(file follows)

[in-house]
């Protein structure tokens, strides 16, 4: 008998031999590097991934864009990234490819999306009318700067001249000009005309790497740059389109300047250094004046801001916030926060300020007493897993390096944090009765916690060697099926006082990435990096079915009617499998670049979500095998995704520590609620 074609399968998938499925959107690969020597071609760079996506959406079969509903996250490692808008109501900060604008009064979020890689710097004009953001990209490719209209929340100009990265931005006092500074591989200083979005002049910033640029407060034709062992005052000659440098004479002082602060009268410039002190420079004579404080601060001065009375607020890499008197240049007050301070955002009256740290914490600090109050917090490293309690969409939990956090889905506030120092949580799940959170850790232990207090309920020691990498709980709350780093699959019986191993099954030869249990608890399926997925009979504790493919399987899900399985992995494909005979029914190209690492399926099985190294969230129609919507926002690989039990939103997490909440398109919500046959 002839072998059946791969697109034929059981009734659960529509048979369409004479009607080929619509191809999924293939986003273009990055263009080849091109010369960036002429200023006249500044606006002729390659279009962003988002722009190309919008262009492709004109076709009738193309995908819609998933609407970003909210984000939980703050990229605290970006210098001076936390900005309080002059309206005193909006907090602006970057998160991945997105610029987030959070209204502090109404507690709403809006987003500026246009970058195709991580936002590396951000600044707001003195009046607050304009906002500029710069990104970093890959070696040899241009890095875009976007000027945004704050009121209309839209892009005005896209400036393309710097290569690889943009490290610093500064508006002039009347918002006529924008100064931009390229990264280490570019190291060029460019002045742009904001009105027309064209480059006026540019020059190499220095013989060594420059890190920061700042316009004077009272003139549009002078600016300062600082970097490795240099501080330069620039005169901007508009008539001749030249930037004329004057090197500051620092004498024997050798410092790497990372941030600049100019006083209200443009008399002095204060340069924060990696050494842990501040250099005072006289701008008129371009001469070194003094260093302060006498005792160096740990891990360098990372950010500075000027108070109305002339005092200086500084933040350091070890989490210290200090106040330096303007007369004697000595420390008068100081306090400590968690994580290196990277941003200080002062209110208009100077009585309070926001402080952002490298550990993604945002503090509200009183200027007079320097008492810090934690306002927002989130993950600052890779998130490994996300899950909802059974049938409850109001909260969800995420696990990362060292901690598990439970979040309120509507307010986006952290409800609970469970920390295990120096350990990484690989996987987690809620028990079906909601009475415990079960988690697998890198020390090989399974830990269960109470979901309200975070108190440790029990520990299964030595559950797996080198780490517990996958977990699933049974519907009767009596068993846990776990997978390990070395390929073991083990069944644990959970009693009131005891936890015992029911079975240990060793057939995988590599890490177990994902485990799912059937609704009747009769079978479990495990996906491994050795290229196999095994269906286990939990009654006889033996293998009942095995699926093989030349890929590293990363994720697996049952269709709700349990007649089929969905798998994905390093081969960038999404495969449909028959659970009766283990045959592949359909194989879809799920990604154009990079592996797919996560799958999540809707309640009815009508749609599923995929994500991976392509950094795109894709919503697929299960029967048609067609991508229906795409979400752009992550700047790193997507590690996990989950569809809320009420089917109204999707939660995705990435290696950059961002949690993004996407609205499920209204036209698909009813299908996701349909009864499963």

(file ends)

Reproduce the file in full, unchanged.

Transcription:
[in-house]
């Protein structure tokens, strides 16, 4: 008998031999590097991934864009990234490819999306009318700067001249000009005309790497740059389109300047250094004046801001916030926060300020007493897993390096944090009765916690060697099926006082990435990096079915009617499998670049979500095998995704520590609620 074609399968998938499925959107690969020597071609760079996506959406079969509903996250490692808008109501900060604008009064979020890689710097004009953001990209490719209209929340100009990265931005006092500074591989200083979005002049910033640029407060034709062992005052000659440098004479002082602060009268410039002190420079004579404080601060001065009375607020890499008197240049007050301070955002009256740290914490600090109050917090490293309690969409939990956090889905506030120092949580799940959170850790232990207090309920020691990498709980709350780093699959019986191993099954030869249990608890399926997925009979504790493919399987899900399985992995494909005979029914190209690492399926099985190294969230129609919507926002690989039990939103997490909440398109919500046959 002839072998059946791969697109034929059981009734659960529509048979369409004479009607080929619509191809999924293939986003273009990055263009080849091109010369960036002429200023006249500044606006002729390659279009962003988002722009190309919008262009492709004109076709009738193309995908819609998933609407970003909210984000939980703050990229605290970006210098001076936390900005309080002059309206005193909006907090602006970057998160991945997105610029987030959070209204502090109404507690709403809006987003500026246009970058195709991580936002590396951000600044707001003195009046607050304009906002500029710069990104970093890959070696040899241009890095875009976007000027945004704050009121209309839209892009005005896209400036393309710097290569690889943009490290610093500064508006002039009347918002006529924008100064931009390229990264280490570019190291060029460019002045742009904001009105027309064209480059006026540019020059190499220095013989060594420059890190920061700042316009004077009272003139549009002078600016300062600082970097490795240099501080330069620039005169901007508009008539001749030249930037004329004057090197500051620092004498024997050798410092790497990372941030600049100019006083209200443009008399002095204060340069924060990696050494842990501040250099005072006289701008008129371009001469070194003094260093302060006498005792160096740990891990360098990372950010500075000027108070109305002339005092200086500084933040350091070890989490210290200090106040330096303007007369004697000595420390008068100081306090400590968690994580290196990277941003200080002062209110208009100077009585309070926001402080952002490298550990993604945002503090509200009183200027007079320097008492810090934690306002927002989130993950600052890779998130490994996300899950909802059974049938409850109001909260969800995420696990990362060292901690598990439970979040309120509507307010986006952290409800609970469970920390295990120096350990990484690989996987987690809620028990079906909601009475415990079960988690697998890198020390090989399974830990269960109470979901309200975070108190440790029990520990299964030595559950797996080198780490517990996958977990699933049974519907009767009596068993846990776990997978390990070395390929073991083990069944644990959970009693009131005891936890015992029911079975240990060793057939995988590599890490177990994902485990799912059937609704009747009769079978479990495990996906491994050795290229196999095994269906286990939990009654006889033996293998009942095995699926093989030349890929590293990363994720697996049952269709709700349990007649089929969905798998994905390093081969960038999404495969449909028959659970009766283990045959592949359909194989879809799920990604154009990079592996797919996560799958999540809707309640009815009508749609599923995929994500991976392509950094795109894709919503697929299960029967048609067609991508229906795409979400752009992550700047790193997507590690996990989950569809809320009420089917109204999707939660995705990435290696950059961002949690993004996407609205499920209204036209698909009813299908996701349909009864499963």